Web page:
If customers include a closing in their emails, it indicates to me that they are friendly, and so I will do their work first.A woman in one of my writing classes made the above comment when we were discussing how to end an email. Others joined in and added that they liked seeing closings in emails they received.
Emails that simply end without some kind of closing can seem too abrupt. And in today’s coronavirus world, it is especially important to seem approachable.
During my recent Zoom classes, numerous questions surface about which closing is appropriate in our casual workplace. Deciding what to use can be confusing. When email first appeared in the workplace, salutations or closings were rarely used. Over time, we have added both to our emails. Though there has been some discussion in the media about whether we need to use closings, in my experience, the majority of people want to keep them.
I encourage businesspeople to use closings. Here are my six suggestions:
1. If you start with a salutation, end with a closing. It provides balance to the email. The correct punctuation after the closing is a comma.
2. Match the closing to the salutation. If you use an informal salutation, such as “Hi Amanda” or “Hello Gavin,” use “Regards,” “Best,” “Best regards,” or “Thanks” to close. If you use a more formal salutation, such as “Dear Ms. Jones,” use “Sincerely” or “Sincerely yours.” Only the first word of the closing is capitalized.
3. End with a “closing statement.” Since closings are more relaxed in emails than in letters, you can use a brief statement as your closing, such as “See you at the meeting,” “Thanks for your help” or “Have a great weekend.”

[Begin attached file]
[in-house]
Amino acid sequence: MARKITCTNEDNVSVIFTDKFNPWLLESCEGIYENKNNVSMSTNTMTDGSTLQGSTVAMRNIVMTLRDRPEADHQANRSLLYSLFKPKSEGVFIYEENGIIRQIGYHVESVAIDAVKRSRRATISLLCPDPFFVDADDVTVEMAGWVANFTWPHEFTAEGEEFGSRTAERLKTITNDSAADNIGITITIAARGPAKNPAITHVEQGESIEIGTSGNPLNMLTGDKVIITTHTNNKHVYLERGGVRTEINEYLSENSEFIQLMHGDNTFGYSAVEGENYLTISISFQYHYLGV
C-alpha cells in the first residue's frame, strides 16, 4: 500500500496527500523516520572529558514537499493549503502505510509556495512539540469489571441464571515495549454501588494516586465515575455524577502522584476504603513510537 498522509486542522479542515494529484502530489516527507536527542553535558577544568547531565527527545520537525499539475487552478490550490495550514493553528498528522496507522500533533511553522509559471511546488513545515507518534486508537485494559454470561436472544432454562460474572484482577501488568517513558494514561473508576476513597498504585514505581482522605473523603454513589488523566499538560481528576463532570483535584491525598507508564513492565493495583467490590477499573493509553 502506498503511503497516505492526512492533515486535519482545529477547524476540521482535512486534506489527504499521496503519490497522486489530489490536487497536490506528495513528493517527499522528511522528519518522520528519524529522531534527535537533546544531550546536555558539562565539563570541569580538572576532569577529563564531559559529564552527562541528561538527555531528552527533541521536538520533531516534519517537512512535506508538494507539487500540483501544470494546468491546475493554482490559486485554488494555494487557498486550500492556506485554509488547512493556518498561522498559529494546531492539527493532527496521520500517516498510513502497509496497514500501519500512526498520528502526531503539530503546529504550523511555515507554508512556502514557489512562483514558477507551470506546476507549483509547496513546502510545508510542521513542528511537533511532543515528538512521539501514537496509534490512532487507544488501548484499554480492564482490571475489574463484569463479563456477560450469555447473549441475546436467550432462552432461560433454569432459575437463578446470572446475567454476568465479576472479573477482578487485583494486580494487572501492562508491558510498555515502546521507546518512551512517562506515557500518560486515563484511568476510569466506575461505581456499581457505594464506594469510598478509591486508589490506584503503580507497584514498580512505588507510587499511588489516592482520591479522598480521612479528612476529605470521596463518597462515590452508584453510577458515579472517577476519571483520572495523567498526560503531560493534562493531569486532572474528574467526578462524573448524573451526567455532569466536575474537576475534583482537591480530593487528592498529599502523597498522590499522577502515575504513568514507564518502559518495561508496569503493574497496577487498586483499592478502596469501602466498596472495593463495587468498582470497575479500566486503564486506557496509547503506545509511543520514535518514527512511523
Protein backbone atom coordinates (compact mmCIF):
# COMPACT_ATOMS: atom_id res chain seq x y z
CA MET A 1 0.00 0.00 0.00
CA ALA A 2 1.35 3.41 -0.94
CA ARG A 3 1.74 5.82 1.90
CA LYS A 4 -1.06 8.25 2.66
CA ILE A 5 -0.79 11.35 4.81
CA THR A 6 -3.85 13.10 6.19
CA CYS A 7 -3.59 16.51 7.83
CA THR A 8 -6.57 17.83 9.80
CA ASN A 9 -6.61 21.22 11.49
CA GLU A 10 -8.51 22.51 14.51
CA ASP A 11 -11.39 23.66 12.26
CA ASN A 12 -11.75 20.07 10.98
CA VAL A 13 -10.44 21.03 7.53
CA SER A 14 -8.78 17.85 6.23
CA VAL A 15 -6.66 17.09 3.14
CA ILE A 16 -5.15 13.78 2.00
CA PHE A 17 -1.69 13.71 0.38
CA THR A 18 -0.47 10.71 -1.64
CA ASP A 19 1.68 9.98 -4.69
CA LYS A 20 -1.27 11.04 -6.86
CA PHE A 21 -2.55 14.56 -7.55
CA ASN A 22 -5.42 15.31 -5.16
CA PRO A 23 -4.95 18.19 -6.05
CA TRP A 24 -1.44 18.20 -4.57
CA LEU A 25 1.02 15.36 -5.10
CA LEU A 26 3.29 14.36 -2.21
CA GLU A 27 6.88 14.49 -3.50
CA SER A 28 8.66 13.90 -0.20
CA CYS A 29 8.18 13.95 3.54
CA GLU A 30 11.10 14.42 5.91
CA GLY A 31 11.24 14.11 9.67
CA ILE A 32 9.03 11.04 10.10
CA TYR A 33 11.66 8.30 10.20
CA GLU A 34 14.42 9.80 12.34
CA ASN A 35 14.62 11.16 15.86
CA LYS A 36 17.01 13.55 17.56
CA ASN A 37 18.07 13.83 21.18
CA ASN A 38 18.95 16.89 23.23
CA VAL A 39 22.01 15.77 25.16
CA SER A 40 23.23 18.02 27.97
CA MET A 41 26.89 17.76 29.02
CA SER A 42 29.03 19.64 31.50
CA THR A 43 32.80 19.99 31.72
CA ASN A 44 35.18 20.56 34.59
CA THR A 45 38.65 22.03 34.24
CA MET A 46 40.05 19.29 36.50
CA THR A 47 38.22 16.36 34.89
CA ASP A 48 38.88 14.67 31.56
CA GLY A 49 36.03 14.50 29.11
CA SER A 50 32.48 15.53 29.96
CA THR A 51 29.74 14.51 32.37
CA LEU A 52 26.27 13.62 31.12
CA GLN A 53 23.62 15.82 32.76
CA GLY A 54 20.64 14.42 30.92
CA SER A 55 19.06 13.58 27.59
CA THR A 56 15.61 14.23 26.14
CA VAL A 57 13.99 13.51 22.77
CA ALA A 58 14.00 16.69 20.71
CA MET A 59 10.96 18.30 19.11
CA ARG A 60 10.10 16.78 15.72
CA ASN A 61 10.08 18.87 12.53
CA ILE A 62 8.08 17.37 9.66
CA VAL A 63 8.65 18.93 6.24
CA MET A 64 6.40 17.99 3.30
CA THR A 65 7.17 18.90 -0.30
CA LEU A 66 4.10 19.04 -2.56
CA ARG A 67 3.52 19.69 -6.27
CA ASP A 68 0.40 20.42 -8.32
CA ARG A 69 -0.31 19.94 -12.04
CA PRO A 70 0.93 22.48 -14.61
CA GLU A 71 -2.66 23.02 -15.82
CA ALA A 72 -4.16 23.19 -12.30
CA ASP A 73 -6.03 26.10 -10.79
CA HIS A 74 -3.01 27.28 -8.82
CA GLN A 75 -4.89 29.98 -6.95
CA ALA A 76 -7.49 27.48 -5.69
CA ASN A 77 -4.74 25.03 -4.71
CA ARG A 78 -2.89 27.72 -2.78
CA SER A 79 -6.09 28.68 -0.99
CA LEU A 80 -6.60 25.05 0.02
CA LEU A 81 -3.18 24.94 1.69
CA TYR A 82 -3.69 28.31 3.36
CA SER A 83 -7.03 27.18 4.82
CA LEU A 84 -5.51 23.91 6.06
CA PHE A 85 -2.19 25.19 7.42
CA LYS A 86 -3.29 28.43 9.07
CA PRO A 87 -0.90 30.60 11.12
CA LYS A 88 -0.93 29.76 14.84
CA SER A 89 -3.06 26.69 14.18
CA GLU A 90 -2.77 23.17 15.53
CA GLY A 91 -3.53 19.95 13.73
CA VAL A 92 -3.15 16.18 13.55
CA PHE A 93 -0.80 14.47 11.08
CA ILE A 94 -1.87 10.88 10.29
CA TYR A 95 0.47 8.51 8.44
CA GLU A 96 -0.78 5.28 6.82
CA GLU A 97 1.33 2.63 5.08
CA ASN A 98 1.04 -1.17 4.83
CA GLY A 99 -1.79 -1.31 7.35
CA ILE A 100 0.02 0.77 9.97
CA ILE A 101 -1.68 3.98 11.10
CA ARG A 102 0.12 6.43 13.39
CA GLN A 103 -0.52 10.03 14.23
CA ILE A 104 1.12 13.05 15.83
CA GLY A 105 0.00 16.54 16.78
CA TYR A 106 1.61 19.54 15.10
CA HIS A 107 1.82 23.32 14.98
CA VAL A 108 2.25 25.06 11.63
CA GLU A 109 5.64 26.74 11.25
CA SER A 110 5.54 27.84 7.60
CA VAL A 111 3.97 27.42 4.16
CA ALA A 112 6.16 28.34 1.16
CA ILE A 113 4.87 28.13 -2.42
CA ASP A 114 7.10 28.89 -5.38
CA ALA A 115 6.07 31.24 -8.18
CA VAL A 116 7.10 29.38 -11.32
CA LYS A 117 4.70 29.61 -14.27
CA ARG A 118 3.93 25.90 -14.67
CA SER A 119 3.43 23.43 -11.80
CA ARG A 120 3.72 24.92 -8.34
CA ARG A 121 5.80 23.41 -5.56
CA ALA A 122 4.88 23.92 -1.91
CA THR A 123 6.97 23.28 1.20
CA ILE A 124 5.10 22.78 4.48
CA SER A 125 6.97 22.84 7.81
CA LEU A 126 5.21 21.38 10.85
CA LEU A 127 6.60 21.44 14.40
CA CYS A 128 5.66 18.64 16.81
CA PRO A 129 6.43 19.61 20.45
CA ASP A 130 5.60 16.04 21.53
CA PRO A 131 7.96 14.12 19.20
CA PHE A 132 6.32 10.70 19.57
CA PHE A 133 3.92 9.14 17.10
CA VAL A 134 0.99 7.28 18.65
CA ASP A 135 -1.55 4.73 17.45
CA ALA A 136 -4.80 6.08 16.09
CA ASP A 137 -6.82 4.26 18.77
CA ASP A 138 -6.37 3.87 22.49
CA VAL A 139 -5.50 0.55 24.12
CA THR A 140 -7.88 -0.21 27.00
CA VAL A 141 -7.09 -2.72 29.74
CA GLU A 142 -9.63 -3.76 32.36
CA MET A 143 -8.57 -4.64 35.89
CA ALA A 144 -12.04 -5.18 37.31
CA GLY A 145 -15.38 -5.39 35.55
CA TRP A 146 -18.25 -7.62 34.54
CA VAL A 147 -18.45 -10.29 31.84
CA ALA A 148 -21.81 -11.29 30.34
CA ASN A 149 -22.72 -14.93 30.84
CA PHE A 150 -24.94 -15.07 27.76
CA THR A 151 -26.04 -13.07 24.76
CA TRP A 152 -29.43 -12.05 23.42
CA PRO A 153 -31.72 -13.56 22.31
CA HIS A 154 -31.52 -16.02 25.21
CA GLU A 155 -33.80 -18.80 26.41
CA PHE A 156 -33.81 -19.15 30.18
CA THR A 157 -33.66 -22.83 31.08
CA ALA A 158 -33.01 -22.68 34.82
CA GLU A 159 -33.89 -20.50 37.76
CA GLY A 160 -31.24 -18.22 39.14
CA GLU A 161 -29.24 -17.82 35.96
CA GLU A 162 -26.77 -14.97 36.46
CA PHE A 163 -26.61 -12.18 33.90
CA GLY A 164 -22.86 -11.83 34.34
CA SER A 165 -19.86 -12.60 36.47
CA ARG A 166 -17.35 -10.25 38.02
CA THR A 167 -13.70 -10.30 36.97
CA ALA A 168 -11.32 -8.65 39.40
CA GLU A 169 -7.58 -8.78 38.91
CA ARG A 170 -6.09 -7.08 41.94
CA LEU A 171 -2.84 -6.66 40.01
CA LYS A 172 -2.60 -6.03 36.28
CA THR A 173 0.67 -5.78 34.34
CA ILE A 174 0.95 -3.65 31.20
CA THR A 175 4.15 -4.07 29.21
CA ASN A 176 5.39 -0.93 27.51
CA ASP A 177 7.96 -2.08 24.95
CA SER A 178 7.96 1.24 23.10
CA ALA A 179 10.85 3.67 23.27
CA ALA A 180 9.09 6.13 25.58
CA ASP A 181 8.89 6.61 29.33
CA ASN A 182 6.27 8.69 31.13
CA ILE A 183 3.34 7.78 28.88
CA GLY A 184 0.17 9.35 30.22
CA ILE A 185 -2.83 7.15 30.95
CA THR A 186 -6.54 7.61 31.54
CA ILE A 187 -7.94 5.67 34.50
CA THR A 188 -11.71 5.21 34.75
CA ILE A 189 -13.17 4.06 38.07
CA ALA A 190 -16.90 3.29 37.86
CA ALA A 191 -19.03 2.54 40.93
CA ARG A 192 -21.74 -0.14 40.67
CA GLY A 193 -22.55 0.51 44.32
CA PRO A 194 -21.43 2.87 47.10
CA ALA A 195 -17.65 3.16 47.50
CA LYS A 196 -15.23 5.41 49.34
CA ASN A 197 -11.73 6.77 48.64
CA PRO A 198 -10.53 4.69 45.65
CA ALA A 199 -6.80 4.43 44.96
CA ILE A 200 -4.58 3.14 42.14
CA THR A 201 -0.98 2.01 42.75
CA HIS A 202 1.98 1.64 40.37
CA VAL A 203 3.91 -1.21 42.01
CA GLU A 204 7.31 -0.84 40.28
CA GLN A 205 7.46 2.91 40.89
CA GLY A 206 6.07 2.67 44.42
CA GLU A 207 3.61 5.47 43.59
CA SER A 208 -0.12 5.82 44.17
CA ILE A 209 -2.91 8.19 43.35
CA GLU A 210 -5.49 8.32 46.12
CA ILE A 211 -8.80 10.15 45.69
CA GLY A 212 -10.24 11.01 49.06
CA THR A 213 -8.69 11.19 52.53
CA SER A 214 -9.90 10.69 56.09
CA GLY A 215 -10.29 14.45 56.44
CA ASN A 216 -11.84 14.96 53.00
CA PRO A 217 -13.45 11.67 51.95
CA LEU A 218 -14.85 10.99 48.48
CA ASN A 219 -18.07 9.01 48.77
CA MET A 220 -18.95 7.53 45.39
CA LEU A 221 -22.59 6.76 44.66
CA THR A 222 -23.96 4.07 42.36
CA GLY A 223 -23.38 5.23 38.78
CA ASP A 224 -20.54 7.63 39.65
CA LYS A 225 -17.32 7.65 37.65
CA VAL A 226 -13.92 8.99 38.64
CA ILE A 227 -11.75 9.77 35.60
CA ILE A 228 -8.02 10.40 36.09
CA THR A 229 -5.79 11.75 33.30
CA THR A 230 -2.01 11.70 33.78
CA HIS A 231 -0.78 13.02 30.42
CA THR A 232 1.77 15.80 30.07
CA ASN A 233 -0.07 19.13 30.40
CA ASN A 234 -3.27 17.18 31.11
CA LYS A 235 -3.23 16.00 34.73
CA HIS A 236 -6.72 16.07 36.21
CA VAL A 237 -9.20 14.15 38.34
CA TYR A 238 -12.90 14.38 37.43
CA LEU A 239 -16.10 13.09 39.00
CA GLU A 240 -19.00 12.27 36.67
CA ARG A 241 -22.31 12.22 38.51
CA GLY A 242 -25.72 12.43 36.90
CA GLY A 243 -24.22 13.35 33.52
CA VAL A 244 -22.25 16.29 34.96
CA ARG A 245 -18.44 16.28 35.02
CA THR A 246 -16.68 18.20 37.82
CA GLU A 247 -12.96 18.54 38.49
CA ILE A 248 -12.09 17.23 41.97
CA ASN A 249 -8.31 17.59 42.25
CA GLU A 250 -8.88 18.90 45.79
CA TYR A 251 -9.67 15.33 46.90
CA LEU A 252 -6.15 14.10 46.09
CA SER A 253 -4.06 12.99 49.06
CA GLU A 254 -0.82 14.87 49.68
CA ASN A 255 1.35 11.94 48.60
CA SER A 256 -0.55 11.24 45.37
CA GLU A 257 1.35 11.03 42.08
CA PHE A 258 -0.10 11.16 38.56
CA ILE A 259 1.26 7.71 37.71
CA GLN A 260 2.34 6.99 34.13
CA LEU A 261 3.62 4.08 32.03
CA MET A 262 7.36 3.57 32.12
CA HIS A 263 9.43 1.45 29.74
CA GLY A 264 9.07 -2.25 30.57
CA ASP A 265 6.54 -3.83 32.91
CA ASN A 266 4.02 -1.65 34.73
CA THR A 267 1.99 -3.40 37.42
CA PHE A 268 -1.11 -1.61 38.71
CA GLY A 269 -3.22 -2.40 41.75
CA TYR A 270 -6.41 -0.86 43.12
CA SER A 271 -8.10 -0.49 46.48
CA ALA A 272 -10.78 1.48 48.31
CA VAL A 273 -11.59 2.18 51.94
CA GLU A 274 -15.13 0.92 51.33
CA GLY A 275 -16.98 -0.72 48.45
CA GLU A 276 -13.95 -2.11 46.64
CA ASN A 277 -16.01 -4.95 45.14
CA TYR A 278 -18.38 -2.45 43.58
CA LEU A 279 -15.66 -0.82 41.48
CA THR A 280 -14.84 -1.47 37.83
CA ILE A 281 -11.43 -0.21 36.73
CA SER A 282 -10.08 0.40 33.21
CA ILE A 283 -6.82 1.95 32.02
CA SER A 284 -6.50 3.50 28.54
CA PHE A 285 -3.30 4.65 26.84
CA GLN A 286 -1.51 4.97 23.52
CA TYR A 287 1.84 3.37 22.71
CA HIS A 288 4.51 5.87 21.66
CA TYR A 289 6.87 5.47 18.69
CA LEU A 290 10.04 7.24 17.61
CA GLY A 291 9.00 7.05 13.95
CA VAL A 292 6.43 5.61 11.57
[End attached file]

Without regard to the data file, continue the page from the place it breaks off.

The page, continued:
4. With no disrespect intended, avoid using ‘Respectfully.’ This very formal closing is usually reserved for government officials and clergy. Another closing to avoid is “Faithfully yours.” This wording comes from British English, and a woman from India who was in my class said that she was advised very quickly by her boss not to use that closing in the U.S.
5. Tell people what you want to be called. After the closing, on the next line, type your name the way you want to be addressed. If you want to be called “Mike” instead of “Michael,” you should sign “Mike.”
6. Once emails become a back-and-forth conversation, you can drop the closing. It begins to sound repetitious and somewhat silly if you have a long string of emails all proclaiming, “Best regards, Mike.” Additional information on emails can be found in my book The Essentials of Business Etiquette: How to Greet, Eat and Tweet Your Way to Success.
Pachter & Associates provides seminars and coaching on business writing, professional presence, etiquette and communication. For additional information, please contact Joyce Hoff at email@example.com (www.pachter.com)